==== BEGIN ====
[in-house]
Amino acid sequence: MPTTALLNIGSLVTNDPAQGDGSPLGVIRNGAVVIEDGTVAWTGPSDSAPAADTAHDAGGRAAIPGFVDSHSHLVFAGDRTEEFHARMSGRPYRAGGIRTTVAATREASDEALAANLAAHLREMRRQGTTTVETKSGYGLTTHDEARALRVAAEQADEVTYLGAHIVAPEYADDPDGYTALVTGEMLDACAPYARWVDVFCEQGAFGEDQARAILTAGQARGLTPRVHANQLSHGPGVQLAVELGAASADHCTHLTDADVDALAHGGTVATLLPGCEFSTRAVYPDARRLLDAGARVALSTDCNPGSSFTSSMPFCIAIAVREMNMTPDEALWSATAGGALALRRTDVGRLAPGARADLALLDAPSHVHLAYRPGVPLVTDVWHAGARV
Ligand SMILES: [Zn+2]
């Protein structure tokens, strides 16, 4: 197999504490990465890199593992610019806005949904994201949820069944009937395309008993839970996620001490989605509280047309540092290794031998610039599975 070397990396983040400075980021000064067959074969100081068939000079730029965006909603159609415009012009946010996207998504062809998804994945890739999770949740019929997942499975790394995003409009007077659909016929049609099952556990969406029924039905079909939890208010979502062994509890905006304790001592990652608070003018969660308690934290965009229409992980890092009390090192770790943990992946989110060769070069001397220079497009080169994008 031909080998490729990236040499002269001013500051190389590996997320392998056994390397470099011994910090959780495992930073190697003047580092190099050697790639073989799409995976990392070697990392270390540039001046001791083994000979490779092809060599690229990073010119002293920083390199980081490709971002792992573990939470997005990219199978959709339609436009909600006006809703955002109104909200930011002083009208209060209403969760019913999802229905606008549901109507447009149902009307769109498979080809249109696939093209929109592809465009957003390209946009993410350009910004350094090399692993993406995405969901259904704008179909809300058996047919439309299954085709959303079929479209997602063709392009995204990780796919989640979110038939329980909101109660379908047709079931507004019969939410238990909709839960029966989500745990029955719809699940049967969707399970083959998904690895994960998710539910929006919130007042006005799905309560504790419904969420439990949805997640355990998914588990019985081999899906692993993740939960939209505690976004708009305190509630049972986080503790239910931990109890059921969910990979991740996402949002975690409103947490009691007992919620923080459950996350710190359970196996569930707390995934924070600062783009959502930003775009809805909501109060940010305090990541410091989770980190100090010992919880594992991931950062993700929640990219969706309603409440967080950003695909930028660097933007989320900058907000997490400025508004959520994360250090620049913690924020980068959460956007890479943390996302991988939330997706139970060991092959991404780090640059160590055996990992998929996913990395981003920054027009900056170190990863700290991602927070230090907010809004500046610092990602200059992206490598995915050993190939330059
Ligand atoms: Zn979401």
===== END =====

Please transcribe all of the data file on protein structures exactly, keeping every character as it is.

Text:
[in-house]
Amino acid sequence: MPTTALLNIGSLVTNDPAQGDGSPLGVIRNGAVVIEDGTVAWTGPSDSAPAADTAHDAGGRAAIPGFVDSHSHLVFAGDRTEEFHARMSGRPYRAGGIRTTVAATREASDEALAANLAAHLREMRRQGTTTVETKSGYGLTTHDEARALRVAAEQADEVTYLGAHIVAPEYADDPDGYTALVTGEMLDACAPYARWVDVFCEQGAFGEDQARAILTAGQARGLTPRVHANQLSHGPGVQLAVELGAASADHCTHLTDADVDALAHGGTVATLLPGCEFSTRAVYPDARRLLDAGARVALSTDCNPGSSFTSSMPFCIAIAVREMNMTPDEALWSATAGGALALRRTDVGRLAPGARADLALLDAPSHVHLAYRPGVPLVTDVWHAGARV
Ligand SMILES: [Zn+2]
């Protein structure tokens, strides 16, 4: 197999504490990465890199593992610019806005949904994201949820069944009937395309008993839970996620001490989605509280047309540092290794031998610039599975 070397990396983040400075980021000064067959074969100081068939000079730029965006909603159609415009012009946010996207998504062809998804994945890739999770949740019929997942499975790394995003409009007077659909016929049609099952556990969406029924039905079909939890208010979502062994509890905006304790001592990652608070003018969660308690934290965009229409992980890092009390090192770790943990992946989110060769070069001397220079497009080169994008 031909080998490729990236040499002269001013500051190389590996997320392998056994390397470099011994910090959780495992930073190697003047580092190099050697790639073989799409995976990392070697990392270390540039001046001791083994000979490779092809060599690229990073010119002293920083390199980081490709971002792992573990939470997005990219199978959709339609436009909600006006809703955002109104909200930011002083009208209060209403969760019913999802229905606008549901109507447009149902009307769109498979080809249109696939093209929109592809465009957003390209946009993410350009910004350094090399692993993406995405969901259904704008179909809300058996047919439309299954085709959303079929479209997602063709392009995204990780796919989640979110038939329980909101109660379908047709079931507004019969939410238990909709839960029966989500745990029955719809699940049967969707399970083959998904690895994960998710539910929006919130007042006005799905309560504790419904969420439990949805997640355990998914588990019985081999899906692993993740939960939209505690976004708009305190509630049972986080503790239910931990109890059921969910990979991740996402949002975690409103947490009691007992919620923080459950996350710190359970196996569930707390995934924070600062783009959502930003775009809805909501109060940010305090990541410091989770980190100090010992919880594992991931950062993700929640990219969706309603409440967080950003695909930028660097933007989320900058907000997490400025508004959520994360250090620049913690924020980068959460956007890479943390996302991988939330997706139970060991092959991404780090640059160590055996990992998929996913990395981003920054027009900056170190990863700290991602927070230090907010809004500046610092990602200059992206490598995915050993190939330059
Ligand atoms: Zn979401």